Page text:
This is a notice to alert you that we are planning to begin making necessary repairs to the upper floor of the building. The building’s main entrance, which is the only entrance to the second floor, will be used for construction equipment, materials and contractor transit during this work.

In order to do these repairs, the building’s main, 2nd floor entrance will not be available as an entrance to your tenant space. During construction, you will need to use the entrances associated with your tenant area—which are the two West Main Street entrances to the spaces you occupy.

For safety reasons we will restrict the use of the main 2nd floor entrance to construction workers and life safety only. Additionally, demolition materials will be piped-off the 2nd floor into a construction dumpster located below the upstairs porch. We do not want to risk injury by having pedestrians in the construction area, so we are going to restrict access to the area with a construction barrier.

We plan to start work in spring so are giving you notice to please make arrangements for this within the next 30 days.

You will also need to remove all of your remaining items from the second floor as we will not be liable for any damage to these items during construction. Please contact either Mark Beck or Greg Testerman to make arrangements for their removal.

Thank you for your understanding as we begin work to do necessary repairs to the building.

Mark Beck

mark@bridgetree.com

The "turning off the electricity" is another point of this story that has missing elements. No blame to the reporter, but this claim needs some context.

For some reason, after the 2nd floor tenants were relocated and all the power devices and equipment was turned off, I continued to get large electric power bills. In an abundance of caution, I contacted the Hotel Tavern about this power usage to inquire whether they were using this power. Please see the email below. I had the electrician very carefully turn off meters 98024186 and 98024185 which Mr. Lyle indicated the restaurant was not using. When this happened, the restaurant went down. Instead of contacting me to correct this, the restaurant called in an electrician and Skybest to rewire the place--all without my approval. As a building owner, it is not a good practice to allow properties to be rewired without your knowledge or approval. It's also not a good practice to do this without the approval of the county building inspector.

Sent: Tuesday, February 11, 2020 10:56 AM

To: Beth Lyle

Subject: Electricity within the Building

Electric Utility Notice

Dear Hotel Tavern Restaurant Tenant:

As you know, all the other tenant spaces within the building have been vacated for safety reasons.

When the building became unoccupied, we carefully checked to insure that all electric power devices were removed or turned off.

Despite this effort, for some reason, power usage continues in these vacated areas; please see the attached recent Blue Ridge Electric invoices for details.

Can you tell me if the Hotel Tavern Restaurant is using electricity from any of these meters? (98024186 and 98024185)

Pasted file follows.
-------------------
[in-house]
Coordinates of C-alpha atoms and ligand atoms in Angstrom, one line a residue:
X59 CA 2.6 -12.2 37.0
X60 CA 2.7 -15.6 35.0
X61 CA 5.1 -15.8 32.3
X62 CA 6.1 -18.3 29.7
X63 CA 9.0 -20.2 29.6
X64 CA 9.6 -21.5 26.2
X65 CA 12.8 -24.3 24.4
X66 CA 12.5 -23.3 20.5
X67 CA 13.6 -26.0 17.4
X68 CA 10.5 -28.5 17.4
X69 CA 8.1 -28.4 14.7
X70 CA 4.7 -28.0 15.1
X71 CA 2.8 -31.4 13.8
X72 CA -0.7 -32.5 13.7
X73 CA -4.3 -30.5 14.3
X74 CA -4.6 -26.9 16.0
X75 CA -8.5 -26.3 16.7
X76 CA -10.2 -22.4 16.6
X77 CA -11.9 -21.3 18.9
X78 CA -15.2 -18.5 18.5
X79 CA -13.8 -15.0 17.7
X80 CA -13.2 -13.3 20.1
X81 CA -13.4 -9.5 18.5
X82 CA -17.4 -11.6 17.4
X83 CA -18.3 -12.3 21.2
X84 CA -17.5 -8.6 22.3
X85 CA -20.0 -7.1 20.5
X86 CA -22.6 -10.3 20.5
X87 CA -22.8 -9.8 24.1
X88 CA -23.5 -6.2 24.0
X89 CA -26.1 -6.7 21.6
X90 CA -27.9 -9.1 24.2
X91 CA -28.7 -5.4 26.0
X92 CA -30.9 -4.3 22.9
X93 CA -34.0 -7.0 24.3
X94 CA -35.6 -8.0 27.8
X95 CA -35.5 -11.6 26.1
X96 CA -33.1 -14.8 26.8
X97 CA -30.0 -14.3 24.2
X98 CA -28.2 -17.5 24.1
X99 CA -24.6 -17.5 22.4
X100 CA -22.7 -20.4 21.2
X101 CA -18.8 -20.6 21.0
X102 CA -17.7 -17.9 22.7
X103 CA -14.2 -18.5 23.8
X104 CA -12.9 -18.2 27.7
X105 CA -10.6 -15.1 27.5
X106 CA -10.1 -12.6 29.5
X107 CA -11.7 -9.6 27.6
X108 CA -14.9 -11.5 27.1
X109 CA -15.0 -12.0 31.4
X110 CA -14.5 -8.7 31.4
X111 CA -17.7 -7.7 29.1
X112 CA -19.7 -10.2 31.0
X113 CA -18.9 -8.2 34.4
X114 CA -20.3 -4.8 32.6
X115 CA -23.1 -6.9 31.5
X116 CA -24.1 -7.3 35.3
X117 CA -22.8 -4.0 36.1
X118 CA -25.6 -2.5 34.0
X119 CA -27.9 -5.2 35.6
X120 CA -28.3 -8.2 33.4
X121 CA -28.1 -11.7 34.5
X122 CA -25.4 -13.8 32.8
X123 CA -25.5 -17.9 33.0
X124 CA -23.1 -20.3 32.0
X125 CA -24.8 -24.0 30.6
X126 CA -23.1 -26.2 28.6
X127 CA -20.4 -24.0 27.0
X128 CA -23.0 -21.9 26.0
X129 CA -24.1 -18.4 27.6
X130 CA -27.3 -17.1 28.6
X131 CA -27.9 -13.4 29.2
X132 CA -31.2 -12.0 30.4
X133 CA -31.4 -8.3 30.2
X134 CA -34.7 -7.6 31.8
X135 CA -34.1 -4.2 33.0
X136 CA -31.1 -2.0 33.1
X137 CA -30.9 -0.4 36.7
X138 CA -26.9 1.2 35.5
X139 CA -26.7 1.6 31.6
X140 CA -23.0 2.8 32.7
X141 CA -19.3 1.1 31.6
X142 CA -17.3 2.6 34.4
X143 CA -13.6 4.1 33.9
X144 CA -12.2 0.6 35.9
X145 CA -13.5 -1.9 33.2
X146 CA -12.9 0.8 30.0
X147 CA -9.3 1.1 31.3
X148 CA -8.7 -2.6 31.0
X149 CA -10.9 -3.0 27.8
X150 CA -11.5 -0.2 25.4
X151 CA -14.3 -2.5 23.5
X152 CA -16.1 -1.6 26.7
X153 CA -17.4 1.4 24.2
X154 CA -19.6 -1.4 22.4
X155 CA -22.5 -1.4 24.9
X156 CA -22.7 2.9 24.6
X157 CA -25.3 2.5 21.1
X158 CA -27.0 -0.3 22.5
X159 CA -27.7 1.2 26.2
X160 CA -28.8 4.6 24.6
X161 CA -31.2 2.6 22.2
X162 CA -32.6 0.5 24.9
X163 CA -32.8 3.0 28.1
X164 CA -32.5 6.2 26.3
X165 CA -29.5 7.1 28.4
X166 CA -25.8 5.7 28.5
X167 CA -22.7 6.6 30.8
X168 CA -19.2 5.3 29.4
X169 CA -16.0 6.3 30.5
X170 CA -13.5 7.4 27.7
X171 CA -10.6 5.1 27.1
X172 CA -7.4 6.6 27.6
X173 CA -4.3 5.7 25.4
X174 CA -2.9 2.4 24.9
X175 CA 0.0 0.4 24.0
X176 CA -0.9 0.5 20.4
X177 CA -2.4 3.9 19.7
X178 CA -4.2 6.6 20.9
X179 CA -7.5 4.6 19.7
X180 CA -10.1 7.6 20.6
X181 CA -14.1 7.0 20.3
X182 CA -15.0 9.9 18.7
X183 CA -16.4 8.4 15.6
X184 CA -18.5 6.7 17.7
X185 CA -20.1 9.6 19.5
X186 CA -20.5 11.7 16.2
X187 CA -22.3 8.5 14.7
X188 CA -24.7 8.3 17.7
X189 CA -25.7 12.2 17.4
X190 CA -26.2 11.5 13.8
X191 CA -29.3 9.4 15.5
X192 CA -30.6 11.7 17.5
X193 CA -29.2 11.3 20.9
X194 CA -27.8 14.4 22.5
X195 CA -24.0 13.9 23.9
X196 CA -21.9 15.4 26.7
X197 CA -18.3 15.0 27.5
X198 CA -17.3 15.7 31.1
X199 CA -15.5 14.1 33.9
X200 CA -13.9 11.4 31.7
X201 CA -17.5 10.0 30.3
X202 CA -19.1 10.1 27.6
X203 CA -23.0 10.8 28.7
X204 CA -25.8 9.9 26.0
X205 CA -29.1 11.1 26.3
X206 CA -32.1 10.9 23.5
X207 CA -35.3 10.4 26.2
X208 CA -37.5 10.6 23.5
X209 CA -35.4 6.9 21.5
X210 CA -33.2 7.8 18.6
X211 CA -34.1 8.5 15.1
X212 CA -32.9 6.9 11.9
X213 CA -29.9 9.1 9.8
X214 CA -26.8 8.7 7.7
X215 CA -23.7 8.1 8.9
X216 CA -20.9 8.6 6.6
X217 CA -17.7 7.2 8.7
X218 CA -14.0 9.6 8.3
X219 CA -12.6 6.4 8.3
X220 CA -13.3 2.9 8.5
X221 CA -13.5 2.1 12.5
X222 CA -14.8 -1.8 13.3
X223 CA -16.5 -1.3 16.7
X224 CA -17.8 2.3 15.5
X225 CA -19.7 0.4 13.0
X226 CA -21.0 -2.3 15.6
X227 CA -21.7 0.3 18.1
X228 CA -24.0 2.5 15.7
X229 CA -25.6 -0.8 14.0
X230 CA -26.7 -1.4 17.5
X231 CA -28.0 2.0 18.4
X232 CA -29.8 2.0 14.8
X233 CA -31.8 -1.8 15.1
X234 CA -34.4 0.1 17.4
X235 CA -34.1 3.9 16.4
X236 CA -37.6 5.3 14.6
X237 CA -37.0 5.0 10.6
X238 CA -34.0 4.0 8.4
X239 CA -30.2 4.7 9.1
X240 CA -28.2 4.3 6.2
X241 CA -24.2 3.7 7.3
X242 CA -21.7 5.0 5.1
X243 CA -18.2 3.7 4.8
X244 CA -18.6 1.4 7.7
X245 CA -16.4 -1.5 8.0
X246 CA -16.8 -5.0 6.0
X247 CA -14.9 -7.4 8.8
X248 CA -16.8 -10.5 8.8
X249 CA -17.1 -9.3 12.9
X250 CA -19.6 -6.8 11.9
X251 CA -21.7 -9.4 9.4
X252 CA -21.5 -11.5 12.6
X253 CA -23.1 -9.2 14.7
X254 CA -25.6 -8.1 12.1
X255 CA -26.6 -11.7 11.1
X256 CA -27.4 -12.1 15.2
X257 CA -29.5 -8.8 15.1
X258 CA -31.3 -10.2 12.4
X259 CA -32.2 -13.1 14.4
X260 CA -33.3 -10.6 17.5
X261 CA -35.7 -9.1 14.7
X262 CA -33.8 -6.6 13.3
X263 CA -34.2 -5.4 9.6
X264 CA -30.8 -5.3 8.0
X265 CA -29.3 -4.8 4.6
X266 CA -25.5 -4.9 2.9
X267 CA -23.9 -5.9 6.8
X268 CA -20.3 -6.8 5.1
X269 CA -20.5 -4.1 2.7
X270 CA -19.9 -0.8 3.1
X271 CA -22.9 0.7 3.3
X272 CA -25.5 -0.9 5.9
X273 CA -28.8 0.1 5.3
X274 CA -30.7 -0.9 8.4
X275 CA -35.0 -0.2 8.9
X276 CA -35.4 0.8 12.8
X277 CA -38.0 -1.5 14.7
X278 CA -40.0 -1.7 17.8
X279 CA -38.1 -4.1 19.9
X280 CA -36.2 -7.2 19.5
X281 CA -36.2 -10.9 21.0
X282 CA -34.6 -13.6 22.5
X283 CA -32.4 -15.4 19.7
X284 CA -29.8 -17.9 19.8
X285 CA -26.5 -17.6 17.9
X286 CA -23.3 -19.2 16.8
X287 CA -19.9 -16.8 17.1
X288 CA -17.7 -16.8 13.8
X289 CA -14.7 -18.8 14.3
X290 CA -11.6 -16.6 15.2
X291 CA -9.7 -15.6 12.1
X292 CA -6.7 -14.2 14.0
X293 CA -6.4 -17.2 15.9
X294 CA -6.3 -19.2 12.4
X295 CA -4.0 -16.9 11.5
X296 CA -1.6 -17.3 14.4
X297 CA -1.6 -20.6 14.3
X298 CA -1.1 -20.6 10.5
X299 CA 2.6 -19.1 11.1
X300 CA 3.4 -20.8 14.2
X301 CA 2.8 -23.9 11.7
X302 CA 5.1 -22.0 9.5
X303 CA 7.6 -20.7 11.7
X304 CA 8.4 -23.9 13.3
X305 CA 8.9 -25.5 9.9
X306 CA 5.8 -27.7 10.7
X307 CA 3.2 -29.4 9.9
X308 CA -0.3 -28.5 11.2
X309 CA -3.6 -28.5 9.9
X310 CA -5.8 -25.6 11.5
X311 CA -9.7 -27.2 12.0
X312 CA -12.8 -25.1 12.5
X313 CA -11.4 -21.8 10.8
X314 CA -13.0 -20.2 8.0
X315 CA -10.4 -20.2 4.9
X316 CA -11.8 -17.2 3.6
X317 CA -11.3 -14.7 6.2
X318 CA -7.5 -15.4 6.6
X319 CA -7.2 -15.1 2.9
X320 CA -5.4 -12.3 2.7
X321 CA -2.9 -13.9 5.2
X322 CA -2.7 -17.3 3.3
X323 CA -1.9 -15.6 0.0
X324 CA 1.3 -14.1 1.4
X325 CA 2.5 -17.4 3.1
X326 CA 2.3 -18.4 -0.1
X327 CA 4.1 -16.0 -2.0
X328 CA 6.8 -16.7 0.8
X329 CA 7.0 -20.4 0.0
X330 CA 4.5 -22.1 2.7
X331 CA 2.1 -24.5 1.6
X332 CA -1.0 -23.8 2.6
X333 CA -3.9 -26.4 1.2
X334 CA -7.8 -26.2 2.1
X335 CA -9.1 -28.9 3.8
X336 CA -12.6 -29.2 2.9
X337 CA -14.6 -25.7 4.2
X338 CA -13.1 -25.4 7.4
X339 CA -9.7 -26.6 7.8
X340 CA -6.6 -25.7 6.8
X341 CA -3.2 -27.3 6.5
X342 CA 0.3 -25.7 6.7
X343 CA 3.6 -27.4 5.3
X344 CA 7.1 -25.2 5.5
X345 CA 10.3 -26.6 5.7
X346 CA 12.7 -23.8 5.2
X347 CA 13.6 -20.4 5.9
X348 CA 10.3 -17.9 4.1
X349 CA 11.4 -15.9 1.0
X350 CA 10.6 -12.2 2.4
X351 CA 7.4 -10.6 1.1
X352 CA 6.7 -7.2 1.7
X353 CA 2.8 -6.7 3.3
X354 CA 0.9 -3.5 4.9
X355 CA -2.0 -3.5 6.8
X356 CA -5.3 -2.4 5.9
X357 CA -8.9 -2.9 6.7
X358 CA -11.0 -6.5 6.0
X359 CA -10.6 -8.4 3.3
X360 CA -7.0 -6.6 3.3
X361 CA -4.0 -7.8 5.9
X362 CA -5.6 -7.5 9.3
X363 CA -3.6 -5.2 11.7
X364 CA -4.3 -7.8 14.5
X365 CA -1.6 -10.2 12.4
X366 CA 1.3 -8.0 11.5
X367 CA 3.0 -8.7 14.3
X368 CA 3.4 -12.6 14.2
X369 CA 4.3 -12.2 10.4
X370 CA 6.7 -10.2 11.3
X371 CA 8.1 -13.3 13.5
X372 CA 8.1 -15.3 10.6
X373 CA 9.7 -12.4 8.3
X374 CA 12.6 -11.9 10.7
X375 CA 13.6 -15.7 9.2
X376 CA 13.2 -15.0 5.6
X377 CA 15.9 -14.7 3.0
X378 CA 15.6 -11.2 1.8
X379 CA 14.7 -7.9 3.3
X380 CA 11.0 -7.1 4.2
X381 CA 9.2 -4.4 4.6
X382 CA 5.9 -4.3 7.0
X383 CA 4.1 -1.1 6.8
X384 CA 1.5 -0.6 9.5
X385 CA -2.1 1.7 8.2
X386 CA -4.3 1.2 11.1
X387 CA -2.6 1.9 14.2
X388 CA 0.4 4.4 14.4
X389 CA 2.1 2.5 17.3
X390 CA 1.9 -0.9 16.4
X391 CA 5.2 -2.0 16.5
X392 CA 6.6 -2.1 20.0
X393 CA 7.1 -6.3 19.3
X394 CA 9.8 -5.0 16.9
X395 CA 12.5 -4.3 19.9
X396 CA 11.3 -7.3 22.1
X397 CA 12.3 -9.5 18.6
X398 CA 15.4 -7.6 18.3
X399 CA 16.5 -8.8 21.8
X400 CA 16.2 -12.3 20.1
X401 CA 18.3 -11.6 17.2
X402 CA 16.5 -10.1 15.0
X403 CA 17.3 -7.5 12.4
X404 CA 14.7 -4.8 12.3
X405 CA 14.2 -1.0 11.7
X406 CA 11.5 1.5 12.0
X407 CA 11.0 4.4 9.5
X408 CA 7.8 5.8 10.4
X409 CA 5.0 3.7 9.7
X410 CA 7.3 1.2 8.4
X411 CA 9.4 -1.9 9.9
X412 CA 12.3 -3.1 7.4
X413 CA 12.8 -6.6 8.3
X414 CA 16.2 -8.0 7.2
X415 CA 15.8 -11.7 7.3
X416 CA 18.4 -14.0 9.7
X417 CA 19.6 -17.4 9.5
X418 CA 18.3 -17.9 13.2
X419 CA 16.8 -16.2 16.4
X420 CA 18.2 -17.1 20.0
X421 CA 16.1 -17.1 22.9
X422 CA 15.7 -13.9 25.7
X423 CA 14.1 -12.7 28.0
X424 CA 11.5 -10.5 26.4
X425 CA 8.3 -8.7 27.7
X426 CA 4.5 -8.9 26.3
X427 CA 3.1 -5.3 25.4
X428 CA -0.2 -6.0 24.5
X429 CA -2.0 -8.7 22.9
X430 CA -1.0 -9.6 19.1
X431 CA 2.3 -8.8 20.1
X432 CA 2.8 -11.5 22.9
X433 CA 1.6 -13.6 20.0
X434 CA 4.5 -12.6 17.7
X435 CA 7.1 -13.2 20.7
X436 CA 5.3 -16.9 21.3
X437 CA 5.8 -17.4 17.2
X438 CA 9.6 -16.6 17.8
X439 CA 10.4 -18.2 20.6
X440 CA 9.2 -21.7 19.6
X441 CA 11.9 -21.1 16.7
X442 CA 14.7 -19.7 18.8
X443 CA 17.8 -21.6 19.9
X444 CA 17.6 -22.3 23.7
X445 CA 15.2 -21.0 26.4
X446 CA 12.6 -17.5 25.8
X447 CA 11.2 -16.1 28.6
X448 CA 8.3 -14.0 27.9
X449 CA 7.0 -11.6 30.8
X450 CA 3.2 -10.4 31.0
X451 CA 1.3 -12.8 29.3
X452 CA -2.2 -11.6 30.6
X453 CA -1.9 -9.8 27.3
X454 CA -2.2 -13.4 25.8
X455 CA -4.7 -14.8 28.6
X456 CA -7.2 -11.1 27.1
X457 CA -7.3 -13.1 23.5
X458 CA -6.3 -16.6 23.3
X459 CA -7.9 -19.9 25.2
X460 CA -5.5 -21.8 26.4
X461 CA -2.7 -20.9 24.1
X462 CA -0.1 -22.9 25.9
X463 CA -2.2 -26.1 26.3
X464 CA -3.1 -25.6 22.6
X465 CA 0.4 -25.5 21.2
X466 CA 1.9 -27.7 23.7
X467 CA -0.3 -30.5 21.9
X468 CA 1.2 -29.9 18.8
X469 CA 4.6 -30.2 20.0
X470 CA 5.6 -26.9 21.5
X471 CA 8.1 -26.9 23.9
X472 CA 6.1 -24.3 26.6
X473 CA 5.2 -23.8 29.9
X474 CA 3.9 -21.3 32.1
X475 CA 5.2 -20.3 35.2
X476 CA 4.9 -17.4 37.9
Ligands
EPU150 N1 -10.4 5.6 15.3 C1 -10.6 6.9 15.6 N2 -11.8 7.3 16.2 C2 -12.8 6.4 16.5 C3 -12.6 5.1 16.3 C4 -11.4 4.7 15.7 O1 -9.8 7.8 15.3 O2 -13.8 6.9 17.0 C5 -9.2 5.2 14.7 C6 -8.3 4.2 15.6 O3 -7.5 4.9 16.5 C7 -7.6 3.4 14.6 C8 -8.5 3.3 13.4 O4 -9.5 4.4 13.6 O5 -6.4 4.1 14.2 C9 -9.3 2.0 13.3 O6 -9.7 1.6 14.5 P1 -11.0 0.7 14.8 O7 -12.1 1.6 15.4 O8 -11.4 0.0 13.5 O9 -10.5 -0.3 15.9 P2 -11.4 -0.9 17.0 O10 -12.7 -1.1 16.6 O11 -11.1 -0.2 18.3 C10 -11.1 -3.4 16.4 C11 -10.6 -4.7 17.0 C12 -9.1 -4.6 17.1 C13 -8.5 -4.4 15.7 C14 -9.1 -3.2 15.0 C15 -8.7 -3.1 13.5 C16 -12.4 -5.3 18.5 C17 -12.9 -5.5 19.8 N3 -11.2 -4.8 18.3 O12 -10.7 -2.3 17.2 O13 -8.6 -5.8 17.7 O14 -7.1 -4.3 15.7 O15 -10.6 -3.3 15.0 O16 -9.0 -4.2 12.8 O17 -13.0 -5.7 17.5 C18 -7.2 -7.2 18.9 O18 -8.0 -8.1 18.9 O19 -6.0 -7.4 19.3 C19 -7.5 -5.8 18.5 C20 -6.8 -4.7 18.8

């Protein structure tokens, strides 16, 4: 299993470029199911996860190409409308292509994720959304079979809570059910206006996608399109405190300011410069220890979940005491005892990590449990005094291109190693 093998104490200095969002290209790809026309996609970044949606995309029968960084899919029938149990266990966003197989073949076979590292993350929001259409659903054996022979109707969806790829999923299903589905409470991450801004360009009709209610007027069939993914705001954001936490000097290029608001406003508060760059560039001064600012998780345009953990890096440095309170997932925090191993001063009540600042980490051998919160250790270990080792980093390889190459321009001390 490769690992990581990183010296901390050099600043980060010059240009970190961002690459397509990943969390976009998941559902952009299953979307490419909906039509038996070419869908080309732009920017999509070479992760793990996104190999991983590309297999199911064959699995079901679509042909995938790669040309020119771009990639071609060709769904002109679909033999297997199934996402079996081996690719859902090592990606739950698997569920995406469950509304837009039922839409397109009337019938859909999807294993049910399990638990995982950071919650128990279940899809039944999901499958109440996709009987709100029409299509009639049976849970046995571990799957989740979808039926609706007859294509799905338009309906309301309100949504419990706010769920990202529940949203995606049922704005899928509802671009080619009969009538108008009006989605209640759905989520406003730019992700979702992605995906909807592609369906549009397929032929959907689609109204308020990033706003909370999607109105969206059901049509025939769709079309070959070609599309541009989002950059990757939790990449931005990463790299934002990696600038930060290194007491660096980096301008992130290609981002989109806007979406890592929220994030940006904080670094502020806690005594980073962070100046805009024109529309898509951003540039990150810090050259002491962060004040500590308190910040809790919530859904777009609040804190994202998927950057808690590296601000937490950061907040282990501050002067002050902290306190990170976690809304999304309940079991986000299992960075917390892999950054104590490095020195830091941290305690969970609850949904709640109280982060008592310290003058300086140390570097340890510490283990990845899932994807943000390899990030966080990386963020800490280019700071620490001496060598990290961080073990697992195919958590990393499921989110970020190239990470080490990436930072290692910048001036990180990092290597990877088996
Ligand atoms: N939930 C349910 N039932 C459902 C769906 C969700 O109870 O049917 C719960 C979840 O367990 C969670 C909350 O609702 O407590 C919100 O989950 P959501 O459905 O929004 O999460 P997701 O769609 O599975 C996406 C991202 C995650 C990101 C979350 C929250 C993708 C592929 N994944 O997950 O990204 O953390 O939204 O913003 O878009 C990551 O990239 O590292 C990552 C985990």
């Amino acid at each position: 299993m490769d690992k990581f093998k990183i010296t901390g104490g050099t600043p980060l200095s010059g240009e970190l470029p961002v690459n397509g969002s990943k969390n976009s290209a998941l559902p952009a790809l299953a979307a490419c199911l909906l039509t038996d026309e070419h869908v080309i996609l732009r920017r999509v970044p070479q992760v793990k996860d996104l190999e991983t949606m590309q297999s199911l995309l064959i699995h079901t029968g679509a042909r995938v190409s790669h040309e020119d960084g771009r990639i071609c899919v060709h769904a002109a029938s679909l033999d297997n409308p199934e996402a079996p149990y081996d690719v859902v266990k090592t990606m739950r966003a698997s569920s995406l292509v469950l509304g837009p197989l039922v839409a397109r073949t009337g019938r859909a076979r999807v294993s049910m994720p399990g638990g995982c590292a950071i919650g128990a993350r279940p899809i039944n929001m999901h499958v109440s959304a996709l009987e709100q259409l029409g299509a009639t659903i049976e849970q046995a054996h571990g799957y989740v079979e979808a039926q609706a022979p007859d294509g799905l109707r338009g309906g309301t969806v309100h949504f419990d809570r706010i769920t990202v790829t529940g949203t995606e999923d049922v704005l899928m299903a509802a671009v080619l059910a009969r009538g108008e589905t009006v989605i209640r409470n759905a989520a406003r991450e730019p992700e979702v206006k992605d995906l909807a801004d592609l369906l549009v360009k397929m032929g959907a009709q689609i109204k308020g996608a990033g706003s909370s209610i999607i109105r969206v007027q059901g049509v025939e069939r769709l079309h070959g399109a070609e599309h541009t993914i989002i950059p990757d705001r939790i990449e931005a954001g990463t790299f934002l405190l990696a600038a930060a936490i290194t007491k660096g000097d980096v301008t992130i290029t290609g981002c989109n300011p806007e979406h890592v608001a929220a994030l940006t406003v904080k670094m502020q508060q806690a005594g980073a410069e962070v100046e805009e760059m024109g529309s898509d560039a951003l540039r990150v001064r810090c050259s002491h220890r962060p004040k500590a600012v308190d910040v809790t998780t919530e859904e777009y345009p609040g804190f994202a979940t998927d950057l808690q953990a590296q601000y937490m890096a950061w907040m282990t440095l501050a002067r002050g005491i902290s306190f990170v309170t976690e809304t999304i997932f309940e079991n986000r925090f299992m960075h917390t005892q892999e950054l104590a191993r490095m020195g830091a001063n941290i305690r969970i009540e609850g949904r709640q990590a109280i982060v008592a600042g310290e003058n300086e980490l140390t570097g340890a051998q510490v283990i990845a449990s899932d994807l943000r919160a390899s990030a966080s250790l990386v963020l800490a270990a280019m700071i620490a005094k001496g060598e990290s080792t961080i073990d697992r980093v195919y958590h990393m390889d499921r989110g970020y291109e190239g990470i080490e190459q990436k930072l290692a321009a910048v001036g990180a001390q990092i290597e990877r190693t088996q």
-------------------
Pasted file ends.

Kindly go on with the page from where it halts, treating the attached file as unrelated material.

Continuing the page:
As part of the repairs we are getting ready to do, we’re planning to consolidate the electrical service which means these meters may be turned off. If you are running anything on these meters, please tell me within the next few days so that your service is not interrupted.

Thank you

Mark Beck

mark@bridgetree.com

www.bridgetree.com

(704) 650-0962

This correspondence and any files transmitted are confidential and/or legally privileged information. The information is intended solely for the use of the individual

From: Beth Lyle

Sent: Thursday, February 13, 2020 6:50 PM

To: Mark Beck

Cc: Paul Capua ; John Lisk ; Jay Vannoy ; Lee Bentley ; dana@regencypropertiesnc.com

Subject: Re: Electricity within the Building

Electricity is supplied to The Hotel Tavern office space, Room 6/8. Room 6/8 is on one meter. See attached photo of meter. Electricity must remain on in this area as it houses our desktop computer, whichis accessed remotely, as well as our Point of Sale equipment and internet equipment. The meter number is #47761569. That actual meter number was not available to us until this afternoon when GregTesterman gave us access to the electrical room on the second floor.

mark@bridgetree.com

The way I have been treated by this community is shameful. I have owned property here for twenty years so it's not as if I just showed up last Tuesday. The Old Hotel needs some restoration. Years of deferred maintenance. Landmark place. So I stepped in to do the job. And what do I get? A slander and defamation campaign by the county's tax-funded Chamber of Commerce leadership. That building is a landmark at a state level, maybe even a National Level from a preservationist's point of view. It ties right back to the train running through the area and it's connection to getting out of town to the low country. It is the foundation property of the town. Should I just listen to the cheerleaders (including the tax-funded Chamber of Commerce Chairman of the Board) and just shut down the project by securing the place with plywood over the windows and wait for the community to come to its senses which may take years? Or should I just tear it down like some of the social media posts are saying I will do? This is not what an philanthropist with a mission to restore landmark buildings in communities (which, by the way, takes millions as it is more expensive to restore something than to just tear it down and put in some cheap stuff which will work okay because the location is very good). The business community should be shamed by how I have been treated. The community is signalling to me what I should do. And it ain't looking so hot for the Old Hotel. I don't particularly enjoy my home address and personal details being floated around by people in the county encouraging crazy nuts to show up and wish me birthday greetings. I have plenty of security so I will be safe. Non the less, the online and private messaging threats coming to me are not are not what anyone would describe term "welcoming". Ashe County should be ashamed by this. Your (and mine) tax-funded chamber working to bring jobs and investment to the county.

l.h.cleary@outlook.com

Mark, our family is new to living here, having visited for some fifty years.

We remember the town the way it used to be.

It was great then and it is great now.

Please do not be discouraged. We look forward to seeing what you can accomplish with the Old Hotel.

Thank you for restoring this historic building.

The Cleary Family